Bryan G. Stockton

I don't think we really give out a number on that. But I would tell you is the -- I think the estimates for the toy industry are somewhere around mid-double digits of teens, like 14, 15, 16, somewhere in that range. And again, we have invested heavily in this channel. We were one of the early people in it. We continue invest. And when I say invest, it's promotional dollars with the retailer, but it's also getting the products right and the packaging right for that. Again, I always go back to the early days when we went into grocery drug and we did a lot of special programs. We're doing that here. That's a trend we see around the world, and we're going to continue to partner with retailers for products and digital images and links and all the stuff that you really need to do to be effective in that channel.

Felicia R. Hendrix - Barclays Capital, Research Division

Okay, great. And then my final question is on marketing. You guys, I think, laid out pretty well how you're not happy with how you marketed your products in the quarter for best season and promotions and how you have to rethink that. And through last Investor Day, you talked about Fisher-Price and how the marketing programs there really got brand awareness increase at -- with the moms, but it didn't compel the moms to kind of get up and buy the product, and your evolving it there. For a mature, leading toy company, those comments just seem a little curious to me because you should be on the cutting edge of your marketing and promotions and kind of have your finger on the pulse of what the consumer wants. And just wondering how -- when you -- has something changed in your -- in the marketing trenches? Or do you feel like the company used to keep up better with the times? Again, is -- in the leadership position that you're in, wondering if you could address that.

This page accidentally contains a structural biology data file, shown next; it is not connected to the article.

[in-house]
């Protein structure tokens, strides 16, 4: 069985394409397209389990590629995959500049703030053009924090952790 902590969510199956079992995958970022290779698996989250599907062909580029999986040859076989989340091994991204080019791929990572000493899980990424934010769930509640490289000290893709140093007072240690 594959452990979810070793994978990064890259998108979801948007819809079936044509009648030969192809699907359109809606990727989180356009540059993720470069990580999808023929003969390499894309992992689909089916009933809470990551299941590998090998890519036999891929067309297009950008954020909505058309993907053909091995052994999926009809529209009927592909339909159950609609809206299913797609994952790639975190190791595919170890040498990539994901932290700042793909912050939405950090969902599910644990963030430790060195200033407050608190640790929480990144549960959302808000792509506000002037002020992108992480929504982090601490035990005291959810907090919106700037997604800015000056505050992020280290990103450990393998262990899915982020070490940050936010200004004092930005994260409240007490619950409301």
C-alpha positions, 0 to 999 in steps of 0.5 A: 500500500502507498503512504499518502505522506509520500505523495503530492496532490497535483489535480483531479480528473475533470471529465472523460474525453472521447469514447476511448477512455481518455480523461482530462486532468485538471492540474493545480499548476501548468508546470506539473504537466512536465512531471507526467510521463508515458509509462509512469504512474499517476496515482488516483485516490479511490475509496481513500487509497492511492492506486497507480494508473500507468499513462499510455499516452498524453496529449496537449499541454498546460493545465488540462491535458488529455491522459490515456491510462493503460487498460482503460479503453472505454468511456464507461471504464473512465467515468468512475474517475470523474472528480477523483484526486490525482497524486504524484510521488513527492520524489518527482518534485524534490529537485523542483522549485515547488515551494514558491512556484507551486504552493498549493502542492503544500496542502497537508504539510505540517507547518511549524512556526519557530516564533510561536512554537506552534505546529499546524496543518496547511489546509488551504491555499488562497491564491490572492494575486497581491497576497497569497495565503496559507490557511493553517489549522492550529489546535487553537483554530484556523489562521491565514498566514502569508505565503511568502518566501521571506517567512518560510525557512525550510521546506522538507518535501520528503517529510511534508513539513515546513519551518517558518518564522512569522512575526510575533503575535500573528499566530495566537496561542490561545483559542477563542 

Bryan G. Stockton

Sure. Well, if you think about marketing, it covers a whole variety of things. And if I look at Fisher-Price in particular, we spent a lot of time focusing in on getting the brand positioned properly with moms, not just here in the U.S. but again, on the China example. And that requires a lot of work from an advertising standpoint, whether it's television, print, digital, you name it. And I do feel like we're connecting with moms well. I think particularly what was a challenge for Fisher-Price for the year and particularly in the fourth quarter, again, we invested a lot of money in Fisher-Price for inventory and promotions and in-store promotions with retail. Fisher-Price, like Barbie, is a pretty heavily promoted product at retail. And as consumers spend less time in stores, and there were fewer consumers in stores, we believe that Fisher-Price and Barbie may had been more impacted by a reduction in shopper traffic than some of our other brands. So when I look at that, that's why I say we really need to take a step back, take a look at what happened, what do we think consumers are going to be doing next year because, I think, this is a surprise not just for us but probably other companies in the toy business and other companies in general. But we're going to take a look at how we manage that next year so that we get conversions digitally online and we get better conversion in-store.

Felicia R. Hendrix - Barclays Capital, Research Division